In Georgia, a bold comeback for a dirty river

In Georgia, a bold comeback for a dirty river

Last month, I saw an old friend show up in a surprising place.


I used to escape the home office each day with a walk along the South River near my former home in Conyers, Ga. To my shock, the group American Rivers added the South River to its annual list of the ten Most Endangered Rivers.

The designation is both good and bad news for the South River and its defenders, bringing stigma but also leverage to improve the river's condition.

South River's toxic load

South River Watershed Alliance

The river itself is a mix of good and bad, so we'll get the bad out of the way first: The South has its origins in small streams just south and east of downtown Atlanta. There, aging industrial parks, truck terminals, most of metro Atlanta's biggest landfills, crowded freeways, and one of the world's busiest airports all do their worst to give the river a troubled upbringing.

Just east of the city in DeKalb County, heavy rains frequently overwhelm the sanitary sewage system, giving the river arguably its worst problem. The American Rivers designation highlights DeKalb's battle against state and federal regulators and against a tenacious nonprofit, the South River Watershed Alliance. Citing the high costs of cleaning up its own mess, the county is in defiance of a Federal consent decree to do so.

Plastic pollution

South River Watershed Alliance

Then, there's the plastic. After those heavy rains, the river becomes a highway not just for tree limbs and other natural detritus but for fugitive lawnchairs, picnic coolers and two-liter soda bottles. They come to rest on riverbanks, coves or in boatslips at the 60-mile-long river's outlet at Jackson Lake.

A wild river, full of life

South River Watershed Alliance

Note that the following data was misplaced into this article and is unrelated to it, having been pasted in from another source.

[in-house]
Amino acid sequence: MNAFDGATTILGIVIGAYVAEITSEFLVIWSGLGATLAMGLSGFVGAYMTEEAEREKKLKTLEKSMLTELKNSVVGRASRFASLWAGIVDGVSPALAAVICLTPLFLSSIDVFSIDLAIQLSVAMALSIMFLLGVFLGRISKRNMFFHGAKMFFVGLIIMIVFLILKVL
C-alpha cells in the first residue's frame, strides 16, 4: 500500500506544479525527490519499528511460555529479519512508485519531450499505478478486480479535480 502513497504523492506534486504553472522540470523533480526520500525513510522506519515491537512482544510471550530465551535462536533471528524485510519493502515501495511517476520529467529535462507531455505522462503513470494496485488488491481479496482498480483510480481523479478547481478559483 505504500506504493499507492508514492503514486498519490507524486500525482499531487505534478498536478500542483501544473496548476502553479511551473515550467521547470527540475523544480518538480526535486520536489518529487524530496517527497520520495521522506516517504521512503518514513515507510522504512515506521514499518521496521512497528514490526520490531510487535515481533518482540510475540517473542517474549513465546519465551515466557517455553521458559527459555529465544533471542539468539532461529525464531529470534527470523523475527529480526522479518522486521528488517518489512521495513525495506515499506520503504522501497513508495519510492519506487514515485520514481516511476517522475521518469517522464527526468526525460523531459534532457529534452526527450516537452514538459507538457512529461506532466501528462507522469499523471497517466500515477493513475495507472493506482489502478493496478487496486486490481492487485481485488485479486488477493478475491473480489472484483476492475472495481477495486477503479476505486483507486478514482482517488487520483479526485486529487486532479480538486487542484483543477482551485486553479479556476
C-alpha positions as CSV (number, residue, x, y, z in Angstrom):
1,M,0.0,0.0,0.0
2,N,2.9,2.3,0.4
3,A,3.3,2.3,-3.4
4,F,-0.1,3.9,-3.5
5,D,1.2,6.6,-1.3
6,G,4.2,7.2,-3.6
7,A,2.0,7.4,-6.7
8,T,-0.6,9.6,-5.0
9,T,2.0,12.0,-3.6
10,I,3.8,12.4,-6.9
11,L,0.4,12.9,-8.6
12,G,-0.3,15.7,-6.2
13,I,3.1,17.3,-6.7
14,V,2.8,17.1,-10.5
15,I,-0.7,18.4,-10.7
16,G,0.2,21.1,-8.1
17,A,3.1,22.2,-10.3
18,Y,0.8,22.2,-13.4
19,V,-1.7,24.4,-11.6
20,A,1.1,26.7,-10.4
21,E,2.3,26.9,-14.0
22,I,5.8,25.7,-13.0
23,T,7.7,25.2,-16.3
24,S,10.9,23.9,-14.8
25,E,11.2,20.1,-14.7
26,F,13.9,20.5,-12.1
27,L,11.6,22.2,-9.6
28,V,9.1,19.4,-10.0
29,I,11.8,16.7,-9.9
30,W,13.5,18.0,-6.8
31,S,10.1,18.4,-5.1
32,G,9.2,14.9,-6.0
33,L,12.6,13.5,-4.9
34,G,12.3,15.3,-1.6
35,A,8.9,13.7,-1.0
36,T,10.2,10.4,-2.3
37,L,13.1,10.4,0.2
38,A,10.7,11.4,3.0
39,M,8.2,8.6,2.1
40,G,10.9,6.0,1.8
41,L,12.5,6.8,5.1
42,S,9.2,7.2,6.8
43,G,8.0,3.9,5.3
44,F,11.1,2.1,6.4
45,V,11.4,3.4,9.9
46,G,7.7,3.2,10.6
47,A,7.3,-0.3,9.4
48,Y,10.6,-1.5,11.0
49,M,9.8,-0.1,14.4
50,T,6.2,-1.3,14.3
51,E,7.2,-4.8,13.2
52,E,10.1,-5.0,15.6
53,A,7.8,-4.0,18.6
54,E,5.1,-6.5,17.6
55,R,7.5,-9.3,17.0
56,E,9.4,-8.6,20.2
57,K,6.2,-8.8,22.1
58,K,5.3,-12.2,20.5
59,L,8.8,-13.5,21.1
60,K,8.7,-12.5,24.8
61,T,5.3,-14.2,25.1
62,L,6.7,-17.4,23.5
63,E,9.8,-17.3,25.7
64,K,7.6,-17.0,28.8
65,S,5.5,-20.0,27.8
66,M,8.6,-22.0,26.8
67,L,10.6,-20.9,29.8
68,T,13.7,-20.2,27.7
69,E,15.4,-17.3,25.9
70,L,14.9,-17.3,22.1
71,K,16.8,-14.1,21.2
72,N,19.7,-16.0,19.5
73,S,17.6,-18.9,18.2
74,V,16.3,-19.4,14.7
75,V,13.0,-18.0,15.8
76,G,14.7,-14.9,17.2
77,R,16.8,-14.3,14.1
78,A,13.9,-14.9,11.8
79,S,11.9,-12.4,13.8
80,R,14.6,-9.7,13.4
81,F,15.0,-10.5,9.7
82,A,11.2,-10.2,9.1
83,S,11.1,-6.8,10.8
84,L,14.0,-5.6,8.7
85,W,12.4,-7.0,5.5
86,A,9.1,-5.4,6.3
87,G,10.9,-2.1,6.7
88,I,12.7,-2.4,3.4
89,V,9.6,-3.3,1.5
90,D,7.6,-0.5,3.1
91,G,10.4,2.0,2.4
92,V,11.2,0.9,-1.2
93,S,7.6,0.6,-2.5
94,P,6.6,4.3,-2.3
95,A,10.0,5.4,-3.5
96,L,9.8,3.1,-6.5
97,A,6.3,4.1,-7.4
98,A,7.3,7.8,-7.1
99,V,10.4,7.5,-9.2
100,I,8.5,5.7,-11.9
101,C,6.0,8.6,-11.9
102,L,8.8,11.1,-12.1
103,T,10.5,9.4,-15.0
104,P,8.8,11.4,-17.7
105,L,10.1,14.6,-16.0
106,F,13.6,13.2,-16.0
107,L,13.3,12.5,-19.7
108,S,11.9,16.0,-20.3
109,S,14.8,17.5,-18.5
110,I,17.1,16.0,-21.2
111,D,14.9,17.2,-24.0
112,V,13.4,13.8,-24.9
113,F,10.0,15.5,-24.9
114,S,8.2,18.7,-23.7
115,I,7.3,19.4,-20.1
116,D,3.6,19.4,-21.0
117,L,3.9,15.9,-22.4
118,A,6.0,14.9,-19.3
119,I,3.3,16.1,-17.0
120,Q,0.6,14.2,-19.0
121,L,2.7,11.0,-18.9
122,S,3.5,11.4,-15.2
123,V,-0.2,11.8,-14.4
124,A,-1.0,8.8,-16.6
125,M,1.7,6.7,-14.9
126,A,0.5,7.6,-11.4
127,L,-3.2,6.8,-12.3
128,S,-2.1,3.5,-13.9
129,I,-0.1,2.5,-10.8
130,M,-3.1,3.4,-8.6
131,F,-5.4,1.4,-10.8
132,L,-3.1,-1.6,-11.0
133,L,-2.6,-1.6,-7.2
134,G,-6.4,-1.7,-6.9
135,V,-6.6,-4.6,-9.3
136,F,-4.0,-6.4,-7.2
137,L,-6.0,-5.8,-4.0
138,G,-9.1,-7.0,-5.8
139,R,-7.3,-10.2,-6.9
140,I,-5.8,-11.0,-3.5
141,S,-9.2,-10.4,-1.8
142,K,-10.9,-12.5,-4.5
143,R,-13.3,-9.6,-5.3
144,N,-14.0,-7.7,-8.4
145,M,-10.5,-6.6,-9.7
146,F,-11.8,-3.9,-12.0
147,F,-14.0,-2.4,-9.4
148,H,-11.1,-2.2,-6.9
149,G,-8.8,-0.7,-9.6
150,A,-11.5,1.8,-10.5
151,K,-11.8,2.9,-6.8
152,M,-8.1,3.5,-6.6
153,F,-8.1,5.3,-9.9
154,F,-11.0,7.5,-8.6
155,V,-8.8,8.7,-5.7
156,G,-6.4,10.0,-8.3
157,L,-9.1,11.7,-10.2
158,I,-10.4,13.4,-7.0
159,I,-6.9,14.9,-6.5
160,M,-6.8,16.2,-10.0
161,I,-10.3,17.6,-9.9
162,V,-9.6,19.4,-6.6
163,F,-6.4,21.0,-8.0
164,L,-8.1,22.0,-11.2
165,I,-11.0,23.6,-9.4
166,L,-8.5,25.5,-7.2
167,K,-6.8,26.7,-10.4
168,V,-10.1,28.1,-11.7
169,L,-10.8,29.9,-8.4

But even through the harmful human impacts, nature rules the day, and more people are beginning to notice. Memorial Day means pink-and-white rhododendrons are ending their riverside rule and, in sunny spots, wild blackberries are there for the picking.

Kingfishers patrol their riverine habitat, sign the river is well-supplied with fish. Blue herons offer another sign of a comeback, but they're still not too keen on sharing the river with more and more humans.

At dusk and beyond, when the soothing sound of the barred owl turns frantic, it's a signal that they're eager to either mate or kill something.

Hiking haven

Hikers and cyclers are out to enjoy it all on a network of paved and dirt trails that will, if you've got the time and proper footwear, carry you literally to the next time zone, 75 miles west in Alabama. The PATH Foundation has built a network of government, corporate, and citizen supporters to bring North Georgia to nature, and vice versa.

Riparian comeback

So how does the tiny South River measure up against the other Most Endangered Streams?

This year's list includes a couple of hardy perennials at the top: No. 1 is the Lower Snake River, stuck in a decades-long effort by Native tribes and environmentalists to force the takedown of four aging hydroelectric dams that have devastated salmon runs.

In second place is the Lower Missouri. Upstream dams and an extensive levee system make the Missouri one of the most altered major waterways in the U.S.

Others include the Ipswich River in Massachusetts, a threatened drinking water source; and Minnesota's legendary Boundary Waters canoeing area, jeopardized by a nearby copper mining proposal.

But who doesn't love a riparian comeback? I'm no longer able to visit the South River, but I can still hear the rushing water, and the love-or-death owls.

Peter Dykstra is our weekend editor and columnist and can be reached at pdykstra@ehn.org or @pdykstra.

His views do not necessarily represent those of Environmental Health News, The Daily Climate, or publisher, Environmental Health Sciences.

Top photo of the South River canoeists courtesy South River Watershed Alliance

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